Catheter ablation is a procedure used to remove or terminate a faulty electrical pathway from sections of the heart of those who are prone to developing cardiac arrhythmias such as atrial fibrillation, atrial flutter and Wolff-Parkinson-White syndrome. If not controlled, such arrhythmias increase the risk of ventricular fibrillation and sudden cardiac arrest. The ablation procedure can be classified by energy source: radiofrequency ablation and cryoablation.
Catheter ablation may be recommended for a recurrent or persistent arrhythmia resulting in symptoms or other dysfunction. Typically, catheter ablation is used only when pharmacologic treatment has been ineffective.
Catheter ablation of most arrhythmias has a high success rate. Success rates for WPW syndrome have been as high as 95%  For SVT, single procedure success is 91% to 96% (95% Confidence Interval) and multiple procedure success is 92% to 97% (95% Confidence Interval). For atrial flutter, single procedure success is 88% to 95% (95% Confidence Interval) and multiple procedure success is 95% to 99% (95% Confidence Interval). For automatic atrial tachycardias, the success rates are 70–90%. The potential complications include bleeding, blood clots, pericardial tamponade, and heart block, but these risks are very low, ranging from 2.6 to 3.2%.
For non-paroxysmal atrial fibrillation, a 2016 systematic review compared catheter ablation to heart rhythm drugs. After 12 months, participants receiving catheter ablation were more likely to be free of atrial fibrillation, and less likely to need cardioversion. However, the evidence quality ranged from moderate to very low A 2006 study, including both paroxysmal and non-paroxysmal atrial fibrillation, found that the success rates are 28% for single procedures. Often, several procedures are needed to raise the success rate to a 70–80% range. One reason for this may be that once the heart has undergone atrial remodeling as in the case of chronic atrial fibrillation patients, largely 50 and older, it is much more difficult to correct the 'bad' electrical pathways. Young people with AF with paroxysmal, or intermittent, AF therefore have an increased chance of success with an ablation since their heart has not undergone atrial remodeling yet. Several experienced teams of electrophysiologists in US heart centers claim they can achieve up to a 75% success rate.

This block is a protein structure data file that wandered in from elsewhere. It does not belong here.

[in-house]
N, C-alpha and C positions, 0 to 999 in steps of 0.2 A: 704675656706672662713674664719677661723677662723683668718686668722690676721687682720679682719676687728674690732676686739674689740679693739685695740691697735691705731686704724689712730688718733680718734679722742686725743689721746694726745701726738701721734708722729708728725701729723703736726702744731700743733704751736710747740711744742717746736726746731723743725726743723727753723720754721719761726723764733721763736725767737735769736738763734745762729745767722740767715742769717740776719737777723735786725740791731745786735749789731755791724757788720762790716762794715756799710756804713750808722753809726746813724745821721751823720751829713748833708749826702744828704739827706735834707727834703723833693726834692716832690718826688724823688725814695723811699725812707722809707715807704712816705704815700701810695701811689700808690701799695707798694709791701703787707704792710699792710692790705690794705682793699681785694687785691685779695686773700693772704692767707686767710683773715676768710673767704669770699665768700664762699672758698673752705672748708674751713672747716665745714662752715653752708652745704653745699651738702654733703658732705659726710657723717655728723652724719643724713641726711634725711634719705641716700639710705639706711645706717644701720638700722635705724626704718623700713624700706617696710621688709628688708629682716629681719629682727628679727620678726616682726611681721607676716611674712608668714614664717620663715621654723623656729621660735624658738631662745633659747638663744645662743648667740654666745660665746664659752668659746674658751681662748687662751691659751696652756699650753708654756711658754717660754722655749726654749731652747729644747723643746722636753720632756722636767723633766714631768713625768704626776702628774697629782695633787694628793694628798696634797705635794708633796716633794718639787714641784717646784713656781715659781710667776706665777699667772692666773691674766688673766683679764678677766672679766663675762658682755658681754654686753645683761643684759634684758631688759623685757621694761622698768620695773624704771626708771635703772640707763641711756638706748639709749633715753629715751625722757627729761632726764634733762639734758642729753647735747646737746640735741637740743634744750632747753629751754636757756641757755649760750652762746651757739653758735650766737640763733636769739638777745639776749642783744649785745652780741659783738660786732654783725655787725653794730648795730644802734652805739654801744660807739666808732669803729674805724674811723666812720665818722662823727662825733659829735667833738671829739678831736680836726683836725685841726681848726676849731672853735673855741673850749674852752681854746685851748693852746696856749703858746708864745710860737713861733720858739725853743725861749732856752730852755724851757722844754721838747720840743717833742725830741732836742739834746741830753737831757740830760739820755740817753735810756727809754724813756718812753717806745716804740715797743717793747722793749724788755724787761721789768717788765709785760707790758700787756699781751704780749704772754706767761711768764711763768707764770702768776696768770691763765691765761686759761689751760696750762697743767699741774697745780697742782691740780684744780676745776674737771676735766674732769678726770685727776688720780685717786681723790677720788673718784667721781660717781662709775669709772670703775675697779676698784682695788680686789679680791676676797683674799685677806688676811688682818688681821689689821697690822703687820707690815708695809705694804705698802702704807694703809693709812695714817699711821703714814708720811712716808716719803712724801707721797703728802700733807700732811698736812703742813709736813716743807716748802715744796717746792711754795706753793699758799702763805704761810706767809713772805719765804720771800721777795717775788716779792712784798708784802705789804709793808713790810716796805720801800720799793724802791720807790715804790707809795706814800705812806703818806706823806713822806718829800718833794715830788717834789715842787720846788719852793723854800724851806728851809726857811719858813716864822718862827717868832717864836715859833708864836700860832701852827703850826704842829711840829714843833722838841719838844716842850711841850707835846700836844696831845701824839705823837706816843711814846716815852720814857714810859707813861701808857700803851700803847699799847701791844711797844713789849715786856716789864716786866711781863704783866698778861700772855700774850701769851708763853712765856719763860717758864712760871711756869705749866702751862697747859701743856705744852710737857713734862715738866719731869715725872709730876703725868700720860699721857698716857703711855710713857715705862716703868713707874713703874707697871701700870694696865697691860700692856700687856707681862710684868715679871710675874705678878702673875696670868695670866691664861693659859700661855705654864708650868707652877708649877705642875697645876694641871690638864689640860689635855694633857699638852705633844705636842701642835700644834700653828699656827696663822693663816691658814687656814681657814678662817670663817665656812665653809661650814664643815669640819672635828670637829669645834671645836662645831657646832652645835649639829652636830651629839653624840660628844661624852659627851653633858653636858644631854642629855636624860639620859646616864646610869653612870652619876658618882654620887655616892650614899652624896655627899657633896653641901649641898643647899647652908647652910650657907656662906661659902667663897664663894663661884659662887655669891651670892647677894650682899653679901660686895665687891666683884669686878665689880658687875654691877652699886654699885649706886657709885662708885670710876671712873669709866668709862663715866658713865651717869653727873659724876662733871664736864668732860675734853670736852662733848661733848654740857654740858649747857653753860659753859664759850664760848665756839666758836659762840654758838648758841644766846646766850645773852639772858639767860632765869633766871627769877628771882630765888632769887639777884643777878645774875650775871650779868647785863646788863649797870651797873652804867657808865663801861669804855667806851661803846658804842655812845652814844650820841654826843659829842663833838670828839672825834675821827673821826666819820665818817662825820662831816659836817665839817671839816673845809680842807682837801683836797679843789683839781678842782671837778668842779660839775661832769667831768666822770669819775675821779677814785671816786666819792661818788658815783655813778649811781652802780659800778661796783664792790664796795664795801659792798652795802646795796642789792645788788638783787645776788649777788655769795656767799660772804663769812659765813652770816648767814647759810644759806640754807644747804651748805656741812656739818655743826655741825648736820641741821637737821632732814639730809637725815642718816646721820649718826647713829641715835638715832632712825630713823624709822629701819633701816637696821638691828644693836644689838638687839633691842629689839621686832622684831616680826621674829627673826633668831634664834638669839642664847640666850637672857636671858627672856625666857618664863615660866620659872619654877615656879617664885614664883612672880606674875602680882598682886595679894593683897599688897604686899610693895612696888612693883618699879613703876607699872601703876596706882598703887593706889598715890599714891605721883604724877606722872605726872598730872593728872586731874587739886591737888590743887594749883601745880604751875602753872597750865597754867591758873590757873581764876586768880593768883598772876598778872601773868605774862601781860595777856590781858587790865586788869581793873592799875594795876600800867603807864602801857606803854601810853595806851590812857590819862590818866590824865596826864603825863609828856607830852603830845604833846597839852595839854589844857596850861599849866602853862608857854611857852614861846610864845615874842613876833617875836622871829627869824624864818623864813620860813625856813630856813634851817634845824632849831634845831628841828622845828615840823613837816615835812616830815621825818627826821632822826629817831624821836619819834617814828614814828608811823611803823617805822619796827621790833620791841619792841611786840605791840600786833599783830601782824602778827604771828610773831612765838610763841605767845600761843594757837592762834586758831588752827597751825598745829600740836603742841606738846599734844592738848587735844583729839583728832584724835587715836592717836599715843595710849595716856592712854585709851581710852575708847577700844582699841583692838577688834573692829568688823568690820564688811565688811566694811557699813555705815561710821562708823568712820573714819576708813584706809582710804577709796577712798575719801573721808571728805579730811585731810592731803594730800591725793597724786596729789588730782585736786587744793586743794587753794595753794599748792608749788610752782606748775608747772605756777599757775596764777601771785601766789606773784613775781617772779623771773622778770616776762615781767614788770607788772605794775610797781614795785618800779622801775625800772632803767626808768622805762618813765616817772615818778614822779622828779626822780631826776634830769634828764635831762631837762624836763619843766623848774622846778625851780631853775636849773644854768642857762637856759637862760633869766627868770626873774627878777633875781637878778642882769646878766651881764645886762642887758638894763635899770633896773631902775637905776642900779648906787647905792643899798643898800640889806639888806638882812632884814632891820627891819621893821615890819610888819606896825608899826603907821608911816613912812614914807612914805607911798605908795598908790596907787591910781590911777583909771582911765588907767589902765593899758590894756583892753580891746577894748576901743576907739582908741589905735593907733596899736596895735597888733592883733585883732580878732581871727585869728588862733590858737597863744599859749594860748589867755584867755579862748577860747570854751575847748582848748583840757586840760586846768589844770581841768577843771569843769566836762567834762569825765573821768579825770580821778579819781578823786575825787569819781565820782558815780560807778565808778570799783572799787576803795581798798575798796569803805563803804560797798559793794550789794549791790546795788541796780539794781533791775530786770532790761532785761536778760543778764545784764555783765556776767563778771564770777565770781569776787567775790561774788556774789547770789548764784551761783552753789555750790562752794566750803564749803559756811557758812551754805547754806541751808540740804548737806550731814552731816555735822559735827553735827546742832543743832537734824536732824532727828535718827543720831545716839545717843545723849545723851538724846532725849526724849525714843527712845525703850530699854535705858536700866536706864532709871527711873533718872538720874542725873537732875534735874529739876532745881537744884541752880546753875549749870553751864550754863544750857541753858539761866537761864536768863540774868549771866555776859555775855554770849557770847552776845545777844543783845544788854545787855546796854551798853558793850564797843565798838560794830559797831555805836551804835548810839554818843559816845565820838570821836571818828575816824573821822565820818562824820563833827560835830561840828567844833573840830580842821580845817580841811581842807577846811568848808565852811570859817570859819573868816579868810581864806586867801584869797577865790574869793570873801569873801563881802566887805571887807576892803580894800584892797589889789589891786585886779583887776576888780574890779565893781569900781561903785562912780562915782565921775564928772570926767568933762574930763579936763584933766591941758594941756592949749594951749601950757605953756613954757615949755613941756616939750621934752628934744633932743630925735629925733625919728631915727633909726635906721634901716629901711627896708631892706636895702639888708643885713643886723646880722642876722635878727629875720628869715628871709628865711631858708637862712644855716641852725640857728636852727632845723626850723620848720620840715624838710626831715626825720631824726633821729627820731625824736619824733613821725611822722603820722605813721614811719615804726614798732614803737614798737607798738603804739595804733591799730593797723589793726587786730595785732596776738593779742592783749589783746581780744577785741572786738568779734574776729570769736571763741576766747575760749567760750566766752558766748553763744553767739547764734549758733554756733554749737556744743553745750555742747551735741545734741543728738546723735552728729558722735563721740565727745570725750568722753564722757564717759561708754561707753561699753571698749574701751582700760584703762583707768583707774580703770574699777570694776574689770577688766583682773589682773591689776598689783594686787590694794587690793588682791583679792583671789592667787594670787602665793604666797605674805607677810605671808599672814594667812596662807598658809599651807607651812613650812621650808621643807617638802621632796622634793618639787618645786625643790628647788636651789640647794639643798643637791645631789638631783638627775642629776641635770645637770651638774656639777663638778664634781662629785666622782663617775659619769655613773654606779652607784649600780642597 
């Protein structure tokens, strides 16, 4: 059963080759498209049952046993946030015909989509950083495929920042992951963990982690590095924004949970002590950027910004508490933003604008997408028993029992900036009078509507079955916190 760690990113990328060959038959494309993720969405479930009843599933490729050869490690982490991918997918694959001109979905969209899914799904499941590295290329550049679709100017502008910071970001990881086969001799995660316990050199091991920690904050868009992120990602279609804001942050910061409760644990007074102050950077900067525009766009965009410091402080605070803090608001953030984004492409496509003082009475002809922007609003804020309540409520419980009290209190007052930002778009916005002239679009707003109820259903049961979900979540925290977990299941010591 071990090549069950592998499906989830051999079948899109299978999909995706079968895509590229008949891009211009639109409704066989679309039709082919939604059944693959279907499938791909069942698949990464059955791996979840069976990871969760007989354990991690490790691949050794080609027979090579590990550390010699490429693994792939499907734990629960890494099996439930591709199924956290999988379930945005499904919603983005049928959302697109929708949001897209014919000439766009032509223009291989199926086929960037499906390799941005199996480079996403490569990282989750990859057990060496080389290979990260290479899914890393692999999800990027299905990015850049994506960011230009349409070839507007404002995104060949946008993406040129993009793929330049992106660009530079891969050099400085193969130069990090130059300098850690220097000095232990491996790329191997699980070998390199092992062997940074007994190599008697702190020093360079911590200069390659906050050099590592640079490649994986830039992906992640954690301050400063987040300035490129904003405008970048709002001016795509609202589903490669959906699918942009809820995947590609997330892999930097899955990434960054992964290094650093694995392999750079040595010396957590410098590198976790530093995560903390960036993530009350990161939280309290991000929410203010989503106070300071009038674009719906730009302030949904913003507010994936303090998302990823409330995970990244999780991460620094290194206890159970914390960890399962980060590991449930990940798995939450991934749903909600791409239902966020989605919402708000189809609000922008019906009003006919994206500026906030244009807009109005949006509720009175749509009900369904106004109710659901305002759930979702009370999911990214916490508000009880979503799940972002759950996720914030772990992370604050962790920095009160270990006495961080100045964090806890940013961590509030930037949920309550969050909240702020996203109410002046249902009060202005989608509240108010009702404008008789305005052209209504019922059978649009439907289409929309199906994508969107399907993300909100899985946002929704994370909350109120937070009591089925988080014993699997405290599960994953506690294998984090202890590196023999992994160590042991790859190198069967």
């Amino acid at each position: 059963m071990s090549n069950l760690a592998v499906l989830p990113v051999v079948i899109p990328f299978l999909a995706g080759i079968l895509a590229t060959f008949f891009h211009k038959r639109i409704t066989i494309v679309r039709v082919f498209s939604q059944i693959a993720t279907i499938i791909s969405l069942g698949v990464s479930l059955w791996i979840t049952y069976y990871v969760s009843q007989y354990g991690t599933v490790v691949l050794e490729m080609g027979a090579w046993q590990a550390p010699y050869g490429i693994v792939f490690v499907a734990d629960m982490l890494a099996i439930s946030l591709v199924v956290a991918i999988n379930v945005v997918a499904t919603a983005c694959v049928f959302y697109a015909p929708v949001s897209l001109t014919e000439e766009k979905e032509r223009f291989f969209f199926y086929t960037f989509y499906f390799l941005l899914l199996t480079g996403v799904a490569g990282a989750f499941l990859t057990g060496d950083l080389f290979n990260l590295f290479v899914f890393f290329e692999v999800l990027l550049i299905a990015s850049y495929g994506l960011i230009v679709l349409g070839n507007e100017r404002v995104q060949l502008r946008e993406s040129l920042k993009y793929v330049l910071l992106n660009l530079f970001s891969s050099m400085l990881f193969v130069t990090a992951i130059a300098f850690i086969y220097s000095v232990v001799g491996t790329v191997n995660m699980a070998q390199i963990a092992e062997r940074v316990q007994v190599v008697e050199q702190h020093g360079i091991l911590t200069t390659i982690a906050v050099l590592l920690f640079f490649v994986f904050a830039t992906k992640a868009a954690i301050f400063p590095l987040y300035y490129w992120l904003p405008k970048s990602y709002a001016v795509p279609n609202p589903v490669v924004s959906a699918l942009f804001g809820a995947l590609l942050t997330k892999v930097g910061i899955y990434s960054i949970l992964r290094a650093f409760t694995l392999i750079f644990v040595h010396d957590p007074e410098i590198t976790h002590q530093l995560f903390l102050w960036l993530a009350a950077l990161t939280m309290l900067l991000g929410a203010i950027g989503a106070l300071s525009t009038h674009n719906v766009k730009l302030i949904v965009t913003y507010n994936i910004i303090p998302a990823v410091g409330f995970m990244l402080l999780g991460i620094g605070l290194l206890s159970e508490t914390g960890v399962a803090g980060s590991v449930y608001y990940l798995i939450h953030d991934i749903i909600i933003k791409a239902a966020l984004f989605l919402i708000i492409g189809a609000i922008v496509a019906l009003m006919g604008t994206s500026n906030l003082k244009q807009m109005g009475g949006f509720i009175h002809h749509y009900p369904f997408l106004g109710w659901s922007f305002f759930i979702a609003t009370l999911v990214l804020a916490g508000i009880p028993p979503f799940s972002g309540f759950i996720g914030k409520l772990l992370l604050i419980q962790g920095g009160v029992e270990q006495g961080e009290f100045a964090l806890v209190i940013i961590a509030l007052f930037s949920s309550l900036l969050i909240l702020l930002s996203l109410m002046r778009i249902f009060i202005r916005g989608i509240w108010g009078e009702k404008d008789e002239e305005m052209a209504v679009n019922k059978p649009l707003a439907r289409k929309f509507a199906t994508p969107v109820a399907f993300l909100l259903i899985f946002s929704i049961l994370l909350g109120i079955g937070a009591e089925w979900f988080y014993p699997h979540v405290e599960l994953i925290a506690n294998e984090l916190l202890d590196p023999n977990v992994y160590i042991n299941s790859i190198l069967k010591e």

Pulmonary vein isolation has been found to be more effective than optimized antiarrhythmic drug therapy for improving quality of life at 12 months after treatment. 
Catheter ablation involves advancing several flexible catheters into the patient's blood vessels, usually either in the femoral vein, internal jugular vein, or subclavian vein. The catheters are then advanced towards the heart. Electrical impulses are then used to induce the arrhythmia and local heating or freezing is used to ablate (destroy) the abnormal tissue that is causing it. Originally, a DC impulse was used to create lesions in the intra-cardiac conduction system. However, due to a high incidence of complications, widespread use was never achieved. Newer procedures allow for the terminating of diseased or dying tissue to reduce the chance of arrhythmia.
Recovery or rehabilitation
After catheter ablation the patients are moved to a cardiac recovery unit, intensive care unit, or cardiovascular intensive care unit where they are not allowed to move for 4–6 hours. Minimizing movement helps prevent bleeding from the site of catheter insertion. Some people have to stay overnight for observation, some need to stay much longer and others are able to go home on the same day. This all depends on the problem, the length of the operation and whether or not general anaesthetic was used.
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